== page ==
Factors to Consider

One of the key questions that a potential buyer of life insurance needs to ask themselves is whether they know that they will need coverage when they die. If you have no debt, then coverage may not be necessary unless you need to provide for your family or other dependents after you’re gone.

Accelerated benefit riders can also play a major role when it comes to choosing term versus whole life insurance. If you want to add a long-term care rider to your life policy, then a term policy will be cheaper, but the coverage may expire before you need it. A cash value life policy with this rider may be a better option despite the additional cost, as the cost of the policy with the rider will probably be far less than paying for nursing home or managed care expenses out of pocket.

If you co-own a business with partners, you may need to have a buy-sell agreement in place so that they can purchase your share of the business when you die using the life insurance proceeds from a cash value policy. This can ensure the smooth transfer of ownership of the business. Term insurance could also be used for this, but remember that you have to have the policy still in force when you die.

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Permanent insurance should also be used if your taxable estate exceeds the estate tax threshold on either the state or federal level. In 2017, the federal estate tax threshold was $5.49 million per person and $10.98 million per couple. This will provide your estate with a liquid means of paying your estate tax, because your heirs might otherwise be forced to sell off a portion of your assets to meet this obligation.

If you have a lifelong dependent or loved one, such as a child with special needs, a cash value policy can provide an important safety net to meet his or her financial obligations once you’re gone. A special needs trust can be established that the policy will pay into at your death in order to provide for him or her for the rest of their life. Cash value life insurance can also be a good idea if you would like to equalize your heirs’ inheritances. For example, if you own a business and have designated one of your children to carry on the business after you’re gone, then you could take out a life insurance policy naming your other children as beneficiaries to compensate them when you’re gone.

Cash value policies are also useful in estate planning because they can guarantee that your heirs will receive an inheritance, regardless of all other factors. And small cash value policies such as those marketed by Gerber and Colonial Penn can be used to provide life insurance coverage for funeral bills and other final expenses, so that your heirs won’t have to bear these costs.

Term life insurance is better when you know that you will only need coverage for a set period of time, such as until your kids are still dependent on you or your mortgage is paid off. Many young families buy term life insurance because they need a bigger death benefit with more affordable premiums to pay off items such as the mortgage and student loan debt. Consumers who can’t medically qualify for standard coverage often purchase mortgage term life insurance to cover the cost of their homes because this type of insurance does not require any underwriting. (Of course, this type of coverage is also just about the most expensive type of term coverage available in the marketplace today.)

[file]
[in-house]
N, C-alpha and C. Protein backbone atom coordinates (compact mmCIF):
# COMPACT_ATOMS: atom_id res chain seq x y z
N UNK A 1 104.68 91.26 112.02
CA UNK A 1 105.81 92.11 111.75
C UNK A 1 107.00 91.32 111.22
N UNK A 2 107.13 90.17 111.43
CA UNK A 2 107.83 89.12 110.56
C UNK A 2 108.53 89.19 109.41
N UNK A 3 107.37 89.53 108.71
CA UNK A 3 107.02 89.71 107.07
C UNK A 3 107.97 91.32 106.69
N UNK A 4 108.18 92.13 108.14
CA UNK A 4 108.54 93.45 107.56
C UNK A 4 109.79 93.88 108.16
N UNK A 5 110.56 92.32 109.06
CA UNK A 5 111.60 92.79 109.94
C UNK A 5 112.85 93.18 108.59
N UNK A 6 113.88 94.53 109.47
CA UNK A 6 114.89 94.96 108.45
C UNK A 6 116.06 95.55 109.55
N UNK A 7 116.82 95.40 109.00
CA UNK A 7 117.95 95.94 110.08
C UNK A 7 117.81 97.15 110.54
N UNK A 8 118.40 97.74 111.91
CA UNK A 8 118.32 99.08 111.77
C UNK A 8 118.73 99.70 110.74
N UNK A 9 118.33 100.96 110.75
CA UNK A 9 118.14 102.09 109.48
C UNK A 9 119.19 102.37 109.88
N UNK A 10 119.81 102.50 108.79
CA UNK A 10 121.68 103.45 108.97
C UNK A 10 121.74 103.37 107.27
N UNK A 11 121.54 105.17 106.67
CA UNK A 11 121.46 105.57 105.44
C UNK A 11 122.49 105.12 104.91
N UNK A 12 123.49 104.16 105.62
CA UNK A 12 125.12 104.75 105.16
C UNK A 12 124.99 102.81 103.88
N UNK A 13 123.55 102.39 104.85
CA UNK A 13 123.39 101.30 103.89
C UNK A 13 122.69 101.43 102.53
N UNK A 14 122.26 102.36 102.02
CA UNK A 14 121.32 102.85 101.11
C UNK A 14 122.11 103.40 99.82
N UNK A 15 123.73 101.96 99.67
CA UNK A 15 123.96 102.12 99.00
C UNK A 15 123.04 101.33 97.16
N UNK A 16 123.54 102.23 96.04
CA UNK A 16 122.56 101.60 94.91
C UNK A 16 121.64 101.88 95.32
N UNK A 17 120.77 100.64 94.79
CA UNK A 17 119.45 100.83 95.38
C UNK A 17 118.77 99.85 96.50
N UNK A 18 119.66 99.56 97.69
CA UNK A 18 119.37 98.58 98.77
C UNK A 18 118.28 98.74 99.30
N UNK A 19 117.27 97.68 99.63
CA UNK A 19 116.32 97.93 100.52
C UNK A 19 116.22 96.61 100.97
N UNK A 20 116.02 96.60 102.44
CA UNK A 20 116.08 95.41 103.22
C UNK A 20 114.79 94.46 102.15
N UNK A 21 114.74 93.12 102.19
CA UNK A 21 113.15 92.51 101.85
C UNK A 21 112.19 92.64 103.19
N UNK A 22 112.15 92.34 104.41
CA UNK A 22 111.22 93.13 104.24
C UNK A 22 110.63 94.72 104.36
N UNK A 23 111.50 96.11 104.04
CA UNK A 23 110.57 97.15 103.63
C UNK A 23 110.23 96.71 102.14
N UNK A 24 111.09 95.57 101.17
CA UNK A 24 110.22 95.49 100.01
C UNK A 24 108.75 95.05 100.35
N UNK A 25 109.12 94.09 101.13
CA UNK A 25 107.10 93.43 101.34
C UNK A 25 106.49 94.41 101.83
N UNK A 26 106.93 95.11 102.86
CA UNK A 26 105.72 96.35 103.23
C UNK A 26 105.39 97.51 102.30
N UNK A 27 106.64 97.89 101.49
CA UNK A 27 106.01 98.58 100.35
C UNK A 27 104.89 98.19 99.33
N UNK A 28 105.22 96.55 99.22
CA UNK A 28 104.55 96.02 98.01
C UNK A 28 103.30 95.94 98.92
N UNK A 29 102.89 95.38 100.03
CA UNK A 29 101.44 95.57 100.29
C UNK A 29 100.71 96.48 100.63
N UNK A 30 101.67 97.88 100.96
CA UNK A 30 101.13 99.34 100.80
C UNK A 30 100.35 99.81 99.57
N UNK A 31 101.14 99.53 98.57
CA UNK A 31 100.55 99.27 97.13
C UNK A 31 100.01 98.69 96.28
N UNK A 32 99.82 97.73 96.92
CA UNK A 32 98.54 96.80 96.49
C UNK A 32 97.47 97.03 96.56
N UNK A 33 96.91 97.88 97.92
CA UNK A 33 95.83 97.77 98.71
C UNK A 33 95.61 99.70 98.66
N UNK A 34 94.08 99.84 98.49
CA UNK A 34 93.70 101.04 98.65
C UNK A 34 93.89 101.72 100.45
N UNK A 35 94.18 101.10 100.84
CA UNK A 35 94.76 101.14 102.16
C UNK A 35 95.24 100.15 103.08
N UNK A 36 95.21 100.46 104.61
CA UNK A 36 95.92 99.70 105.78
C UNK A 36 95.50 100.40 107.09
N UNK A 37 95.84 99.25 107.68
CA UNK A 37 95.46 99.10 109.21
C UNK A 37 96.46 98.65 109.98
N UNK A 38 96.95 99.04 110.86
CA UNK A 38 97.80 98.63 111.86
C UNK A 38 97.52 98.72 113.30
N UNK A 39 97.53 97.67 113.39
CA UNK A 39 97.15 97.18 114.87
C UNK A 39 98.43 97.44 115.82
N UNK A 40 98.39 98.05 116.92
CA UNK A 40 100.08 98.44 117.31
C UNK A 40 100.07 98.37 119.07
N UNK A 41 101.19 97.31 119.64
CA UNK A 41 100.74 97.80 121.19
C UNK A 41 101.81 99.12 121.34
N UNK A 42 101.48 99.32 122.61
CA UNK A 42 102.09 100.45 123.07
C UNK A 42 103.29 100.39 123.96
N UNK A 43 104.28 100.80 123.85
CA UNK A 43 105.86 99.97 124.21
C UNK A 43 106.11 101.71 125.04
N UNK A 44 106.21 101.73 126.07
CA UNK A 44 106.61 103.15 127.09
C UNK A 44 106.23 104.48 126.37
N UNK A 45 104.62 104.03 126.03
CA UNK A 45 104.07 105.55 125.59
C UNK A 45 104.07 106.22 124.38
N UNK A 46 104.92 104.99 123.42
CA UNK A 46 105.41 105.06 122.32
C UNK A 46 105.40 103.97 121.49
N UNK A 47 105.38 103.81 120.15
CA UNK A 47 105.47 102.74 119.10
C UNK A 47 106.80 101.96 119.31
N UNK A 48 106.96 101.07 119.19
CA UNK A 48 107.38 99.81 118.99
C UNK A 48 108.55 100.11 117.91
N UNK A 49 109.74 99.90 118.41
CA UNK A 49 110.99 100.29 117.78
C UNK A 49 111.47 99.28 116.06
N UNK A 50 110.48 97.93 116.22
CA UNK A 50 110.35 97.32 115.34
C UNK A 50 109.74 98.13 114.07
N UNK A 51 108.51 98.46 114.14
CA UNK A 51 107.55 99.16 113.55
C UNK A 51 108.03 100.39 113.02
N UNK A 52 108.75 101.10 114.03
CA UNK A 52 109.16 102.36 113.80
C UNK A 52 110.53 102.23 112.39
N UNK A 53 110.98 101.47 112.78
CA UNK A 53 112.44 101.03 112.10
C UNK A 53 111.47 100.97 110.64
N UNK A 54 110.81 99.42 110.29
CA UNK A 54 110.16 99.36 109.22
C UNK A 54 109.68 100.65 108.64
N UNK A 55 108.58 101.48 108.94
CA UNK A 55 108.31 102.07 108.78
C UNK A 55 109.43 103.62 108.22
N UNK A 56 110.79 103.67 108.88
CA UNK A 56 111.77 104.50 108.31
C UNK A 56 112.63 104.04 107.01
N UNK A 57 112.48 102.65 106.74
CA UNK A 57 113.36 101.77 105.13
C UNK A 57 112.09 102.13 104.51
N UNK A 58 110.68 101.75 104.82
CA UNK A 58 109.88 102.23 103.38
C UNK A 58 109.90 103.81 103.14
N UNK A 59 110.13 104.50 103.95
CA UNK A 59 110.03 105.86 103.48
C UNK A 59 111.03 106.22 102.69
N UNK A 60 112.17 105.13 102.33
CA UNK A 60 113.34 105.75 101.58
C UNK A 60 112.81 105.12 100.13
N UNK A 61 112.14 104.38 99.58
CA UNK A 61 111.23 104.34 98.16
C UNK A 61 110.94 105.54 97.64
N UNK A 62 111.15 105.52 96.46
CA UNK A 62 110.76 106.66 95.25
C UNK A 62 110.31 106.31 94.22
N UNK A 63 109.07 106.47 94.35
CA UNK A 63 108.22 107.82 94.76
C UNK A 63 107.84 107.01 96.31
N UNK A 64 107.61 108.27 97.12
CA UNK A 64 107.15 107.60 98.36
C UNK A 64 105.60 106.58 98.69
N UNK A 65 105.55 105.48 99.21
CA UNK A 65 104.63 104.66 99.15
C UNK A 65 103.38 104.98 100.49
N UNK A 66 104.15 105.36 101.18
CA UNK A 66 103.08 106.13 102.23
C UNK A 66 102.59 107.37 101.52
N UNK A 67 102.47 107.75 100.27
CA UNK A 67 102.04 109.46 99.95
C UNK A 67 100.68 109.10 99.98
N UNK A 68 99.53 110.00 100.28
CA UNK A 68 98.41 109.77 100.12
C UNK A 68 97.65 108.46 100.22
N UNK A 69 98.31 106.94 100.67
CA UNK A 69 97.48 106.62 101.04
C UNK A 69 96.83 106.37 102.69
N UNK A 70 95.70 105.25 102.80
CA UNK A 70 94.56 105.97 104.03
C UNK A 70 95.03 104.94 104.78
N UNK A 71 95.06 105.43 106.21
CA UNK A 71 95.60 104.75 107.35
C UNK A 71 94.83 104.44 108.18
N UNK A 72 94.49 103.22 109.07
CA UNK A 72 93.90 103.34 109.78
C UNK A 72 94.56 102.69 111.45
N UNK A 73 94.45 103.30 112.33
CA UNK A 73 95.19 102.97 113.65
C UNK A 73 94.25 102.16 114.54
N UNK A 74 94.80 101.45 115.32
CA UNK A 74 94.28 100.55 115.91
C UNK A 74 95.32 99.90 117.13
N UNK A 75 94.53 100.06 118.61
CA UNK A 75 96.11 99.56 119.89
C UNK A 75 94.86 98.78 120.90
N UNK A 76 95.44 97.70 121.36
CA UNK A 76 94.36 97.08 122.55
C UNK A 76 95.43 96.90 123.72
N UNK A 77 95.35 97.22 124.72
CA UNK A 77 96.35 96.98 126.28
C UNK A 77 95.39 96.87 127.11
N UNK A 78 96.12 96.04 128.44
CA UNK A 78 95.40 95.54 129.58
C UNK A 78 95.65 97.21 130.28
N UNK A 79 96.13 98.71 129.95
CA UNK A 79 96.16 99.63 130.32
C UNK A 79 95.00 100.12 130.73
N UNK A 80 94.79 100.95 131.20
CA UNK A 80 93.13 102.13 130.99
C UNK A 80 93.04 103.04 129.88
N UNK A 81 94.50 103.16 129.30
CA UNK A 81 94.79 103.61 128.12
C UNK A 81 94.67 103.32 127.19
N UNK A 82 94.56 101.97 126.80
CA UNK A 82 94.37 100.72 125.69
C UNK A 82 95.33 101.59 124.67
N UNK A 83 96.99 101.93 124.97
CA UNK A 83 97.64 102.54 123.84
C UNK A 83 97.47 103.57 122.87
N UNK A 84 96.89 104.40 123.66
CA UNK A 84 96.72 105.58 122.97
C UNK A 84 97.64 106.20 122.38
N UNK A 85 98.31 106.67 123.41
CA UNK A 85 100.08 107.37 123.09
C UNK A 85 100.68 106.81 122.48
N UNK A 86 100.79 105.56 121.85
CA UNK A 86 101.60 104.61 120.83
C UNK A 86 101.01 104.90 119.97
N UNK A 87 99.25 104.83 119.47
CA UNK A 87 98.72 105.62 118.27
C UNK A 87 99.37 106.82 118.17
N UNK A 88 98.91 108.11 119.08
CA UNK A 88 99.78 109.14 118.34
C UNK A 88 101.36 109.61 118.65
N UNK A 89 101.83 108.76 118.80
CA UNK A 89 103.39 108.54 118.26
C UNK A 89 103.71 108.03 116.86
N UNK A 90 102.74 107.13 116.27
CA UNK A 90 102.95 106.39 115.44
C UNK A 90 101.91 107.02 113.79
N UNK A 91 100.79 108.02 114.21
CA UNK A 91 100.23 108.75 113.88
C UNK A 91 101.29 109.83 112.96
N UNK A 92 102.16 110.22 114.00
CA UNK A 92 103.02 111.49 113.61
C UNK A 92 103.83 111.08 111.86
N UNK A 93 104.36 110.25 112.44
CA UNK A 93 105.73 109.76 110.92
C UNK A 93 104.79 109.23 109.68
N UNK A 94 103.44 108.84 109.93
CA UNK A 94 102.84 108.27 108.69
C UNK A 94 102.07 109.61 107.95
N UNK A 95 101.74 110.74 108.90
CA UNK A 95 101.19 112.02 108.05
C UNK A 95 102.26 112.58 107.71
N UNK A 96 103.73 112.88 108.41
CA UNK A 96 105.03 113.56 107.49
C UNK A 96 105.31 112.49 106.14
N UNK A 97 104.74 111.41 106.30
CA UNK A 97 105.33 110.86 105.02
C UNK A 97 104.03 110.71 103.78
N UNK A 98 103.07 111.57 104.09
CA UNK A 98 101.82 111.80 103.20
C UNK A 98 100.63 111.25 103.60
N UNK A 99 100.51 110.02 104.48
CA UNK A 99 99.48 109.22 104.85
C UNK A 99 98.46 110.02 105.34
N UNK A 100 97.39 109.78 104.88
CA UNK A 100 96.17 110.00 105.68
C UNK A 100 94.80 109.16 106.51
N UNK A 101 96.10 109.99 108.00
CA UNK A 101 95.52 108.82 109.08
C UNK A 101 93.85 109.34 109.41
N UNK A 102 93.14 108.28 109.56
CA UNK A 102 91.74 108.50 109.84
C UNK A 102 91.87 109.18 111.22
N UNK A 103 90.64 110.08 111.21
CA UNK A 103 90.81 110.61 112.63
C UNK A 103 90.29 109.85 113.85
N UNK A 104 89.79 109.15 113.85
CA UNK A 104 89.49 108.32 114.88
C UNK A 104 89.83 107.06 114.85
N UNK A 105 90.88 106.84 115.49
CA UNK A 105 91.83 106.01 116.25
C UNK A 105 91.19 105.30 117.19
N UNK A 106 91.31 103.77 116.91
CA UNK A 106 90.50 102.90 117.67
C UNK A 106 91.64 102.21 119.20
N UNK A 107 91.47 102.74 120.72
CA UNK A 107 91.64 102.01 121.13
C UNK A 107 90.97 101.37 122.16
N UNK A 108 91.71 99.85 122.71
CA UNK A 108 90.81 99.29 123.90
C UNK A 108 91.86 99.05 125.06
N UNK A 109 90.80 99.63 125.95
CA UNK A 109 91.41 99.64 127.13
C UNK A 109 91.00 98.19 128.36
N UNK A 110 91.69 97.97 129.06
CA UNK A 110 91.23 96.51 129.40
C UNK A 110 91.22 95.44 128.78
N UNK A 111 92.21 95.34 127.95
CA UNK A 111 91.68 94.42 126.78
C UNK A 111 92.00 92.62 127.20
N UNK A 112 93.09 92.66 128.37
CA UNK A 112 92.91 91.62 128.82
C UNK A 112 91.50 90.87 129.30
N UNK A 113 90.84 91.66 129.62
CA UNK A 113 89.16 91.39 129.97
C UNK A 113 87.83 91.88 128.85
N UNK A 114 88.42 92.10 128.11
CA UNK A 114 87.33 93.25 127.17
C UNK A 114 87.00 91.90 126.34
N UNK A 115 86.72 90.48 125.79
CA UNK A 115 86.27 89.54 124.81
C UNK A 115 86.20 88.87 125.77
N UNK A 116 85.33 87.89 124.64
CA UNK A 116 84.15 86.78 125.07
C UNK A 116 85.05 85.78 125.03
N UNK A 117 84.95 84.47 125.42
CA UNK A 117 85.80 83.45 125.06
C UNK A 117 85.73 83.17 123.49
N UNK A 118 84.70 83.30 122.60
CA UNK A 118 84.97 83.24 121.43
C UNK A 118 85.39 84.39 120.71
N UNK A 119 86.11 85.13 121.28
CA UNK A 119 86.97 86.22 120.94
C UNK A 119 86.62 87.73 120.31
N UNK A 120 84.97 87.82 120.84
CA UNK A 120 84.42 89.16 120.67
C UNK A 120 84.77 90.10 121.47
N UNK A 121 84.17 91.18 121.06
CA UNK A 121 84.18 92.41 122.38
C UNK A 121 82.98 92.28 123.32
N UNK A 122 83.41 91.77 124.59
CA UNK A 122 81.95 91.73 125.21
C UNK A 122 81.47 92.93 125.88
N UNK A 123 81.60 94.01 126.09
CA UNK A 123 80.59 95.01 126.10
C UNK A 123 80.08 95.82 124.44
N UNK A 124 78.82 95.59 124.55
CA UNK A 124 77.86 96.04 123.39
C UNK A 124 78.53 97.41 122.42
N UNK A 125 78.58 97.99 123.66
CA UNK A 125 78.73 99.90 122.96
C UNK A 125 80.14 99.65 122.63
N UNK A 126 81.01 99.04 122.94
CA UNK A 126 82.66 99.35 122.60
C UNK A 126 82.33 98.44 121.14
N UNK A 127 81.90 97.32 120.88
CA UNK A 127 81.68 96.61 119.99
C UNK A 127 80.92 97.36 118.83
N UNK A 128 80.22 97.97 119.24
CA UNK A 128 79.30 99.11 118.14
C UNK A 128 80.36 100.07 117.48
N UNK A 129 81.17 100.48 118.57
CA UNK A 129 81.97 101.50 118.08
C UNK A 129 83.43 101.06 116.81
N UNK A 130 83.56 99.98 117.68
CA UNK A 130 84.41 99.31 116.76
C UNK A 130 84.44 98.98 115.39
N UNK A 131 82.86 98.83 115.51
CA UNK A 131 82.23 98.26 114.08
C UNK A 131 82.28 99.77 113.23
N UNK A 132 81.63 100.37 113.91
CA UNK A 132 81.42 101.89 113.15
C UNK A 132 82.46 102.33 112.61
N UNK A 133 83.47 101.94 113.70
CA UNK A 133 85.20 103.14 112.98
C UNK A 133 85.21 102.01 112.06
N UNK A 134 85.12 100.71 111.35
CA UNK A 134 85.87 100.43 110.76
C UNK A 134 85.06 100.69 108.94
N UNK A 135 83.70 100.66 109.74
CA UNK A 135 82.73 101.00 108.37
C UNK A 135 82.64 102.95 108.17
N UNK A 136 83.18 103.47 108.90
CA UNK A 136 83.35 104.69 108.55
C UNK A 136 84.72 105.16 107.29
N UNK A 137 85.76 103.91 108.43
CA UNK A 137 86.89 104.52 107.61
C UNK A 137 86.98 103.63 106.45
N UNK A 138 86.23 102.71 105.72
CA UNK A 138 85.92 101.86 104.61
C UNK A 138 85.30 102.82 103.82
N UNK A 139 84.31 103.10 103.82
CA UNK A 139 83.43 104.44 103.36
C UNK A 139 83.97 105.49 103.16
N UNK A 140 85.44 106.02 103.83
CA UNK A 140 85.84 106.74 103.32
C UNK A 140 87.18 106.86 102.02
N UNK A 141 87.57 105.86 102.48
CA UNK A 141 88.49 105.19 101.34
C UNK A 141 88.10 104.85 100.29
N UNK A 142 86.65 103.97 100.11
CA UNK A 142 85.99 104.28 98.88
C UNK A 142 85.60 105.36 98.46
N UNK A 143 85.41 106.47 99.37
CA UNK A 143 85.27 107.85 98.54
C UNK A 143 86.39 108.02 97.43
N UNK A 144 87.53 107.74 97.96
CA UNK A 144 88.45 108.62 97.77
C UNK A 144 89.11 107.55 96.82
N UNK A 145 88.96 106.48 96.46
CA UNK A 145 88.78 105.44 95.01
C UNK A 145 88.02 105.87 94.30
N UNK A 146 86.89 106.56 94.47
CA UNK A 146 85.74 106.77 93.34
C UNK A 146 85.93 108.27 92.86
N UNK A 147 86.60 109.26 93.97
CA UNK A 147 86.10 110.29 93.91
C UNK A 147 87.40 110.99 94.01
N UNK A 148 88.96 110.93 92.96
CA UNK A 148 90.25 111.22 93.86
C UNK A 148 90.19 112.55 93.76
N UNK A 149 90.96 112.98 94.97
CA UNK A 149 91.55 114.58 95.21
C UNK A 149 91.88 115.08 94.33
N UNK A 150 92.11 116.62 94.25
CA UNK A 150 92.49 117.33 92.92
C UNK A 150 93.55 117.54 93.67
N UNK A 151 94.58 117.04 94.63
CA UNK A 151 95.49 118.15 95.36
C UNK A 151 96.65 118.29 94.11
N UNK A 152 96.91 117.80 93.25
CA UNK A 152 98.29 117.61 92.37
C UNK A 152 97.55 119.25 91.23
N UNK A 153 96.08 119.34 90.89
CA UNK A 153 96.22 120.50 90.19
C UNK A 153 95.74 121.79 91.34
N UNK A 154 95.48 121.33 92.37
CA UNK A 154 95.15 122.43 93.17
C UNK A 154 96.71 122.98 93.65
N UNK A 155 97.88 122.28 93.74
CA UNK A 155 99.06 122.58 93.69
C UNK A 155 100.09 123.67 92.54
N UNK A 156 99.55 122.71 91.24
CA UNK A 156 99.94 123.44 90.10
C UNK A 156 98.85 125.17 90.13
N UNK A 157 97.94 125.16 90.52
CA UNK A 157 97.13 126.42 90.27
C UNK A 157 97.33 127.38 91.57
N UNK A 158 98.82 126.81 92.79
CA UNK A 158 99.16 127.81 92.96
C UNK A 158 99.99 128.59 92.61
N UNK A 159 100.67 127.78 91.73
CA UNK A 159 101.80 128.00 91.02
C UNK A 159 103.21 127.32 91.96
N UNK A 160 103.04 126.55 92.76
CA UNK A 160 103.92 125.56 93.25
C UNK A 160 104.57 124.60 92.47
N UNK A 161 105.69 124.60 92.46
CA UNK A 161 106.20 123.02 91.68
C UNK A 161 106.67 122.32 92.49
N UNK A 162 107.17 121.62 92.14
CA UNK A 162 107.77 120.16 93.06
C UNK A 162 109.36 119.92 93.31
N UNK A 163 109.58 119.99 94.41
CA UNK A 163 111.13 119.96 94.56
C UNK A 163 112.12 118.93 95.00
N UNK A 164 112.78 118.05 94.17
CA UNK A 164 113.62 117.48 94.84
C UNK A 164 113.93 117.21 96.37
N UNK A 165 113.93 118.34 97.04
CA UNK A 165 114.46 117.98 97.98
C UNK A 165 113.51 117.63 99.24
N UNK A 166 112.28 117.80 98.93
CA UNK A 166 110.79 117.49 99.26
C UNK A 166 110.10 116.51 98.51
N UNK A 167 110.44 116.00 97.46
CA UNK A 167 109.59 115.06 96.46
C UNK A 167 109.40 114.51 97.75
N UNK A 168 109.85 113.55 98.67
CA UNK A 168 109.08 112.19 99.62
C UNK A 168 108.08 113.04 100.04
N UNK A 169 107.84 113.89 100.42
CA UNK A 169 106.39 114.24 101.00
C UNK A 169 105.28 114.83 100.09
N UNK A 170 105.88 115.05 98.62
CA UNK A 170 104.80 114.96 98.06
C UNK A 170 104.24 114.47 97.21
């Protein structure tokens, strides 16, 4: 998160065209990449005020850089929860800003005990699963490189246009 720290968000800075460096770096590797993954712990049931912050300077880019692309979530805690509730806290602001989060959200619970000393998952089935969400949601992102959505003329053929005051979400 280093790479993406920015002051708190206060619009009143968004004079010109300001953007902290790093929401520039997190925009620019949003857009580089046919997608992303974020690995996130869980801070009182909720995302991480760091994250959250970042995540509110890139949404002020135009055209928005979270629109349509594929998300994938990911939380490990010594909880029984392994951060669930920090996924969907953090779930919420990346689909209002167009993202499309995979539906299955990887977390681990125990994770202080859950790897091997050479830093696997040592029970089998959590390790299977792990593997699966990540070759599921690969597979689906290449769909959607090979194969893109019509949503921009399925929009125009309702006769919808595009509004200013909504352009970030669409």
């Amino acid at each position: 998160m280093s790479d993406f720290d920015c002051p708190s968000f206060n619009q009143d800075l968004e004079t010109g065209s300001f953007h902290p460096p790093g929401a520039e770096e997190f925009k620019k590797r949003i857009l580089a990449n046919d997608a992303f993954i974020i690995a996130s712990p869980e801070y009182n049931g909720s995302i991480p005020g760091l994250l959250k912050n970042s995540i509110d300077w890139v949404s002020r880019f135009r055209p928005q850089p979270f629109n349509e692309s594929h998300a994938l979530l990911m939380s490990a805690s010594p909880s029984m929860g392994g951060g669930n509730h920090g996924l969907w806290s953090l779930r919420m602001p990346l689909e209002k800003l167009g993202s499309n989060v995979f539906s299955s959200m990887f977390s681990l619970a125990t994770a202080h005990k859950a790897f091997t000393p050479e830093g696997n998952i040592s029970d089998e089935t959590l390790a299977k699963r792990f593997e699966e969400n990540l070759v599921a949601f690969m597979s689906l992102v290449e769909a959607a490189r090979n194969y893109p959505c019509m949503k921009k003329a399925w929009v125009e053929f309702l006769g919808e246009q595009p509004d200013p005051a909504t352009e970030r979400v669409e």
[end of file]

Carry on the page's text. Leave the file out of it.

Conclusion

There are a variety of factors that will determine which type of life insurance is best for you, such as your disposable income, debt obligations and financial needs and objectives. Be sure to shop around online and in person to get several life insurance quotes from several different life insurance companies before you purchase any type of coverage, because this will give you a good idea of what’s available. Your financial advisor or life insurance agent can also help you to find the policy that best fits your needs.

Sources:

https://www.daveramsey.com/blog/term-life-vs-whole-life-insurance
https://havenlife.com/blog/term-versus-whole-life-insurance/
https://www.valuepenguin.com/life-insurance/whole-life-insurance-good-investment
https://www.insurance.com/life-insurance/coverage/term-life-insurance-vs-permanent-life-insurance-is-cash-value-the-best-value.aspx
https://www.masonfinance.com/blog/multiple-life-insurance-policies/
https://www.masonfinance.com/blog/accelerated-death-benefit/

Mark Cussen
Mark Cussen
Mark Cussen is a financial counselor with more than 13 years of experience and has professional designations as a CFP®, CMFC and AFC. Mark has worked in all segments of the financial industry from investment management to mortgage loan origination, life insurance and annuities, financial planning and income tax preparation. He currently works with the U.S. military, helping service members transition financially into civilian life and in other capacities. Mark also sells life insurance and annuities on the side. He graduated from the University of Kansas with a Bachelor’s degree in English.